Publishing is a very different world than the one we grew up in. It’s no longer the world of big advances and national book tours. But due to today’s reality that there is no longer a gate-keeper telling us that our content is good enough to get out into the world, this is undoubtedly the best time in history to be a writer.
The most expensive part of self-publishing your book lies in the mistakes that you make. You hire the wrong editor, but before you realize that, you owe them $3000. You sign up with a “publisher” before you discover that, yeah sure, you kept your copyrights, but you inadvertently gave away your sales rights and your distribution rights, and now it will cost you $1000 to free yourself from the contract. Or you hire a cover designer because they’re a good artist, but $500 later you realize that doesn’t mean they have the marketing experience that a proven book cover designer has.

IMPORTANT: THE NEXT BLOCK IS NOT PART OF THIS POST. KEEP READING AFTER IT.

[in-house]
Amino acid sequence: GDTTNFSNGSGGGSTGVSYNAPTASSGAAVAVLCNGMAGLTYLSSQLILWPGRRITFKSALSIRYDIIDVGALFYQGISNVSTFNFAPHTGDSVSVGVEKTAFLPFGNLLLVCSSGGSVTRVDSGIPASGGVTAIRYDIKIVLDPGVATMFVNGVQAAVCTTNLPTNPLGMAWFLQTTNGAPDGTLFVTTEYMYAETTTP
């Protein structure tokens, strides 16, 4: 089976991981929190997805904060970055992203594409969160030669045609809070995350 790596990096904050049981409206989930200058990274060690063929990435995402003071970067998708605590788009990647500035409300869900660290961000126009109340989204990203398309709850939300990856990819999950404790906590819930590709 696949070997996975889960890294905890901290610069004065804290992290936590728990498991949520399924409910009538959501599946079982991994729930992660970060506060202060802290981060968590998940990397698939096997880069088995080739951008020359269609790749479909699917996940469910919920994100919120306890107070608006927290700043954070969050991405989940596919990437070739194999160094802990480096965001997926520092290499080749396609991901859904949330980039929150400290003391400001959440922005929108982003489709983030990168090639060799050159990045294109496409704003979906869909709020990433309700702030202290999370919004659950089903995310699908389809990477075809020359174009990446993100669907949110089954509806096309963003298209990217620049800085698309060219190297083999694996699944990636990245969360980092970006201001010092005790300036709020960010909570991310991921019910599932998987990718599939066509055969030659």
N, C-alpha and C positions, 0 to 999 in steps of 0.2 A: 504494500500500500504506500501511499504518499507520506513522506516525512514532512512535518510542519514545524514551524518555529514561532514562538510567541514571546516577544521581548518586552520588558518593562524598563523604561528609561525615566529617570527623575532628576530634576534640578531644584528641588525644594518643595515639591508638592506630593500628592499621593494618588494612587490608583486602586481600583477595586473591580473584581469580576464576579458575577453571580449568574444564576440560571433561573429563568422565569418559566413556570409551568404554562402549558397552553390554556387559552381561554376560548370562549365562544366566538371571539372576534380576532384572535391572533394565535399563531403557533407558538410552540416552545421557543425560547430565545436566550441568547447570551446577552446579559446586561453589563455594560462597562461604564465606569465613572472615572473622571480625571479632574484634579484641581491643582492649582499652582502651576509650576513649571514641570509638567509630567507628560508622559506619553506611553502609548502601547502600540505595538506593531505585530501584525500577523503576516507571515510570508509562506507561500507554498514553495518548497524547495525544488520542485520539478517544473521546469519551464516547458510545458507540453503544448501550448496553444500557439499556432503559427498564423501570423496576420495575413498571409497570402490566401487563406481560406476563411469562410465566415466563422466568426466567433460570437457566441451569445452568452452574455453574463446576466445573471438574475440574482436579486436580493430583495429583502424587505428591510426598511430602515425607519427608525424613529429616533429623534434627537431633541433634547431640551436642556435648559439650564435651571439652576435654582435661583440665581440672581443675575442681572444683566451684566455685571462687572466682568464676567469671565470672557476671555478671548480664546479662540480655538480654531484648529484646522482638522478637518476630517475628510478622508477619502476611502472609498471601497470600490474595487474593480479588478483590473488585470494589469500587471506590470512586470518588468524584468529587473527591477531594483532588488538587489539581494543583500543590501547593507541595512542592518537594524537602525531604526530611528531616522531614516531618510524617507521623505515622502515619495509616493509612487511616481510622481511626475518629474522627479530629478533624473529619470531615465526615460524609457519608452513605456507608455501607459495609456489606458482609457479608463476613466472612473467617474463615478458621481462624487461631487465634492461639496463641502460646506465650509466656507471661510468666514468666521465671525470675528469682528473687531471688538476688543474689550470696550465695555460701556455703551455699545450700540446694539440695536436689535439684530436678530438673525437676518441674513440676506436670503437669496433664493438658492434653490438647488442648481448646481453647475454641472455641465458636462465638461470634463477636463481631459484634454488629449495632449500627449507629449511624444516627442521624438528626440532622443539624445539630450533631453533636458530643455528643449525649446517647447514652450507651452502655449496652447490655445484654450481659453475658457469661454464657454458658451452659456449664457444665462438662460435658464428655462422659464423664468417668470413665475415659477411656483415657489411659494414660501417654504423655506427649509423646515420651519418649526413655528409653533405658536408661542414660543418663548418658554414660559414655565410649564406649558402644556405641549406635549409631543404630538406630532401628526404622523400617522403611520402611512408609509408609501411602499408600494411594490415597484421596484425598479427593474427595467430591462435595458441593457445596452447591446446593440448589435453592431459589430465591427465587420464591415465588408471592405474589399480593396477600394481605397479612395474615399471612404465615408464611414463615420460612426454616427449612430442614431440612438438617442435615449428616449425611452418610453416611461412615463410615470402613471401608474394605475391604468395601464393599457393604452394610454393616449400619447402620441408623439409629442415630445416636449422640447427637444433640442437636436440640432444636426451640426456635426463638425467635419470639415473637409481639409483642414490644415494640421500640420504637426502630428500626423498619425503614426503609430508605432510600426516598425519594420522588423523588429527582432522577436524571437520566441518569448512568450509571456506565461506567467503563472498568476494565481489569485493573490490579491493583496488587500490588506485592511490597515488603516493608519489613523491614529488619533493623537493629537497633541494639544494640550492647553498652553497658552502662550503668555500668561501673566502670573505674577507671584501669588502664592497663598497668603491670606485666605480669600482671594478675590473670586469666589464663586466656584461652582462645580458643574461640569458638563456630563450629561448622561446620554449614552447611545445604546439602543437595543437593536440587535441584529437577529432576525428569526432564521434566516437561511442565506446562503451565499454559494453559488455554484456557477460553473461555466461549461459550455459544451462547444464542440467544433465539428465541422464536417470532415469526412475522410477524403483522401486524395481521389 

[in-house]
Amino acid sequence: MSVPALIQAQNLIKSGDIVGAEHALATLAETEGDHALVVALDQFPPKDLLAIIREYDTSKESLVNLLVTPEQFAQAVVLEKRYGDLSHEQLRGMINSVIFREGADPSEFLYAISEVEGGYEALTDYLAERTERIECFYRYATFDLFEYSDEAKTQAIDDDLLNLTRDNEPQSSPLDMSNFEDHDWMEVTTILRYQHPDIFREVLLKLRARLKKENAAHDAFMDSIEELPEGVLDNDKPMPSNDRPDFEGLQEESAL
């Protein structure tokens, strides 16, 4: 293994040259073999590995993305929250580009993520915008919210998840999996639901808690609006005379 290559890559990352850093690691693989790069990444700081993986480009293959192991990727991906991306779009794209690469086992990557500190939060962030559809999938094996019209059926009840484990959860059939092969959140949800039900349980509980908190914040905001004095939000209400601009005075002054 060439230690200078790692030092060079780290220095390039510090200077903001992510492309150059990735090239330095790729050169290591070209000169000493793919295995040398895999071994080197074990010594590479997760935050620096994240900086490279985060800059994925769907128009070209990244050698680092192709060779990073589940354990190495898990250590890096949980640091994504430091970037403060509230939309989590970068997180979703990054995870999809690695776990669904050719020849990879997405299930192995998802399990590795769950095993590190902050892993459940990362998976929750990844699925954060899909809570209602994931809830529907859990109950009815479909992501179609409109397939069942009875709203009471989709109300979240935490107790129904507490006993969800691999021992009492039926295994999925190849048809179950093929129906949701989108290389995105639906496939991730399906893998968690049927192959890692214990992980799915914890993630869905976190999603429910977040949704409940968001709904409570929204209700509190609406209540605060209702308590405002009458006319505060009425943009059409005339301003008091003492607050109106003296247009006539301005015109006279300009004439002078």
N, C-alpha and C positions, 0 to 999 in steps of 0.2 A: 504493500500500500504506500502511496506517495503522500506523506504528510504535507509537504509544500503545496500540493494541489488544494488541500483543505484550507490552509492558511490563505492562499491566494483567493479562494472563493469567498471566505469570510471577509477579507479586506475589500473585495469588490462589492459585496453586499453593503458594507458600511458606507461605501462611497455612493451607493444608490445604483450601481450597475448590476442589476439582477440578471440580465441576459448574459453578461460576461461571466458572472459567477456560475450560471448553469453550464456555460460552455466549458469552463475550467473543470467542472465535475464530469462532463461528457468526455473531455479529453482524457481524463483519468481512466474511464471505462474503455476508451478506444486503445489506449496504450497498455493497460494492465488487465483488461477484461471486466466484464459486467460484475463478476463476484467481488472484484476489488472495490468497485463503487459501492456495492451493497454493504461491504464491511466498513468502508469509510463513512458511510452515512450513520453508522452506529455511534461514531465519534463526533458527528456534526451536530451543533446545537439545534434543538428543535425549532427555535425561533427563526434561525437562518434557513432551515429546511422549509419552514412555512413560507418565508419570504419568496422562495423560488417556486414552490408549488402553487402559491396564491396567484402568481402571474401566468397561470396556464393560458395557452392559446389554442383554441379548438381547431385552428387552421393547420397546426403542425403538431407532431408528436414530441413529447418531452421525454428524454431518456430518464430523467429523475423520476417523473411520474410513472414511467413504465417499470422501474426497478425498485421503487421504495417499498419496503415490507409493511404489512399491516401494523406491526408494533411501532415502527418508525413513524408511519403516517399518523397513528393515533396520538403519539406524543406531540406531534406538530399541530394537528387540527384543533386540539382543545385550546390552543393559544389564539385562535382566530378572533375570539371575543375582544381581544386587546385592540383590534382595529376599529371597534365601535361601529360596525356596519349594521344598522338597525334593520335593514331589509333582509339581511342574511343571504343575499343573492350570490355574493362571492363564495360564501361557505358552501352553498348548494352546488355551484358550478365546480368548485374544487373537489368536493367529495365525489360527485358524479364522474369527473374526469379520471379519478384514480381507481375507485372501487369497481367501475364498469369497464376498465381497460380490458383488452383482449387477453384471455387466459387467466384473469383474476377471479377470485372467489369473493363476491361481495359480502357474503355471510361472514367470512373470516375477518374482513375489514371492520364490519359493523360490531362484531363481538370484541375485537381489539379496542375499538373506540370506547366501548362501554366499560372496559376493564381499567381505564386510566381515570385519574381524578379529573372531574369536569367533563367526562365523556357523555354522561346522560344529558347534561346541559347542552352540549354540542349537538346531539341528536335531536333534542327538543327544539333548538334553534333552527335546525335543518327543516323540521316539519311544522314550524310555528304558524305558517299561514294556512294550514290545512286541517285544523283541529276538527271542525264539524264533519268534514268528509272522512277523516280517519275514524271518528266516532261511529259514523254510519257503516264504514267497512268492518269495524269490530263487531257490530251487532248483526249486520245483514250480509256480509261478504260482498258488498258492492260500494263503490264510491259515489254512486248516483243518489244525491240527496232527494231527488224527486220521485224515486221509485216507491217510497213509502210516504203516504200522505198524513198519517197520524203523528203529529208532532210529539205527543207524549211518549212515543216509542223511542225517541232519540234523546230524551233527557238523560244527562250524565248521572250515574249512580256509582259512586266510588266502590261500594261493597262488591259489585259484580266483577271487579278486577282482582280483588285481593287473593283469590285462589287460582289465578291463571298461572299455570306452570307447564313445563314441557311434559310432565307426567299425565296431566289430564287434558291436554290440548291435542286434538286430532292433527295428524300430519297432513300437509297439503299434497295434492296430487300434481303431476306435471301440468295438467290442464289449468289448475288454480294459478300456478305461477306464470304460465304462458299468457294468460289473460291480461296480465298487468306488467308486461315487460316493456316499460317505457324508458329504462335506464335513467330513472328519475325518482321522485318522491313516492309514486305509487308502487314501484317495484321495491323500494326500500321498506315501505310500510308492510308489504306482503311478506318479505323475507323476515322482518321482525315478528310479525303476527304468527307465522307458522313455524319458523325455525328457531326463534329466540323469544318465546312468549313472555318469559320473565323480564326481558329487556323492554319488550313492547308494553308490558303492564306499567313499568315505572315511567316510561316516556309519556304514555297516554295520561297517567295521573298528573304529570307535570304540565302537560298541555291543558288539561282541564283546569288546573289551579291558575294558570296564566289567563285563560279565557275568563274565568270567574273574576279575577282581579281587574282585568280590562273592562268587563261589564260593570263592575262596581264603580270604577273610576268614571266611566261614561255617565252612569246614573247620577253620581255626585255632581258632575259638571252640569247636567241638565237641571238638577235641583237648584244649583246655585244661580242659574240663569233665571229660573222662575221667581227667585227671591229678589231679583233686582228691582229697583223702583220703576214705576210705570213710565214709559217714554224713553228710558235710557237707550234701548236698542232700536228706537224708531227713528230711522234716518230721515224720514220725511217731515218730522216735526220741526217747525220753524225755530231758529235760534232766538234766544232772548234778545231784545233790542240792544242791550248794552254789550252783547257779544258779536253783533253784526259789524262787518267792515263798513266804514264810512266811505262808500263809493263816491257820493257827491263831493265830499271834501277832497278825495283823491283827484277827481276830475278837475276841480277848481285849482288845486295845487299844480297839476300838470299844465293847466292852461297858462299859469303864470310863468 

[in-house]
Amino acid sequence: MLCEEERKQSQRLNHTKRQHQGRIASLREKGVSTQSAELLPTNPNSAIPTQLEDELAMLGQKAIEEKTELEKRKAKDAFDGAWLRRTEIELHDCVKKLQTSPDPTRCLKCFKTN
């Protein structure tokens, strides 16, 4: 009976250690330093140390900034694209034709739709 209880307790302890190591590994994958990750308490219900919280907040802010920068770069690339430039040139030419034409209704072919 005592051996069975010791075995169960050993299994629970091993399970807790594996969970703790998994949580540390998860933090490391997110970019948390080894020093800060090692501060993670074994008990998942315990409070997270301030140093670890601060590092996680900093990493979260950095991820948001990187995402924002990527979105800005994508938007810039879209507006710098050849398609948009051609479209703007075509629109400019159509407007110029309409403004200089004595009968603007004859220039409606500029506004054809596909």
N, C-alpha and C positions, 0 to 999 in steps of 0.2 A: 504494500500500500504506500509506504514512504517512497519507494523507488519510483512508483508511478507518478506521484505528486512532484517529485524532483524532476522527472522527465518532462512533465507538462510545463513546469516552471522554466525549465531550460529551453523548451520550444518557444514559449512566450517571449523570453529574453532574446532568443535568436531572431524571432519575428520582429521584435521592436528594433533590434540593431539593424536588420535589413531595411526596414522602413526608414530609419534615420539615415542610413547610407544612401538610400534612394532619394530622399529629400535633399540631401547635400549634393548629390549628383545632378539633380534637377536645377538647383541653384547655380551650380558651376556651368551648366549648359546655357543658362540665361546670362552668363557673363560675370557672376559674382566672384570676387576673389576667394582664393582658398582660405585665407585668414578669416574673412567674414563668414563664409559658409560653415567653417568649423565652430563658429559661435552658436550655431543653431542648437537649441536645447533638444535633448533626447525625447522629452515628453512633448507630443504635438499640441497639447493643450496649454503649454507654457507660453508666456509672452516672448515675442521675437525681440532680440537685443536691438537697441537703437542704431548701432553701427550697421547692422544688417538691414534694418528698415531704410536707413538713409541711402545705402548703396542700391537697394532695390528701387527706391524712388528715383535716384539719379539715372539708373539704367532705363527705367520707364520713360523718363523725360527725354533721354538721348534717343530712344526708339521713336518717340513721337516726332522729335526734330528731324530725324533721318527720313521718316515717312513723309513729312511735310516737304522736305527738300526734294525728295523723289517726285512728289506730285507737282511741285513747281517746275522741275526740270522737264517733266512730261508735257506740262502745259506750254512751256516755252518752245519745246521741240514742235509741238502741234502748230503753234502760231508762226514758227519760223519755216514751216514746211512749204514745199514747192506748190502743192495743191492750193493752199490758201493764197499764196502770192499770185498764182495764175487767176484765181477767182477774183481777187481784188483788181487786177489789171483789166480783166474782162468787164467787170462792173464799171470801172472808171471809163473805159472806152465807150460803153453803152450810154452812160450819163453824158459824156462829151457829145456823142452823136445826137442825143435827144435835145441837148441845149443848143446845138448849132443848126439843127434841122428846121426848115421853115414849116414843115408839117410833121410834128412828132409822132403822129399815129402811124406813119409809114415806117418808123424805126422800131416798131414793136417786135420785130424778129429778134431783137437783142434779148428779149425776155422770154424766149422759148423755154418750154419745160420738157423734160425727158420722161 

Money isn’t the only element that you waste when you make bad decisions. Of course, there’s the gobs of time and immeasurable brain cells—and let’s add the loss of momentum. It’s hard enough to write, produce, and publish a great book, then to add the element of having to constantly start over, it’s downright demoralizing.
The following Top 11 Self-Publishing Boo-Boo list has been collected from both our personal experiences and authors who have made these mistakes and come to us to fix them.
Top 11 Self-Publishing Boo-Boos are:
Starting with a big print run to get a better price per unit
Self-publishing a book was always an option, but what made self-publishing explode is the advent of print-on-demand (POD). Before POD we had to take our print job to a big offset printer and commit to a minimum print run of 3000-5000 books. That’s what made self-publishing unaffordable. The printing alone was upwards of $12,000 dollars.
So, while it’s true that if you print 3000 books you’ll get a better price per unit, I recommend starting with 100 at a time and work out the tweaks: correct typos, add an endorsement or review, maybe get an award on the front of your book. It also gives you an opportunity to get your head around what your sales numbers look like before you make a 3000 print run commitment.
Being in a hurry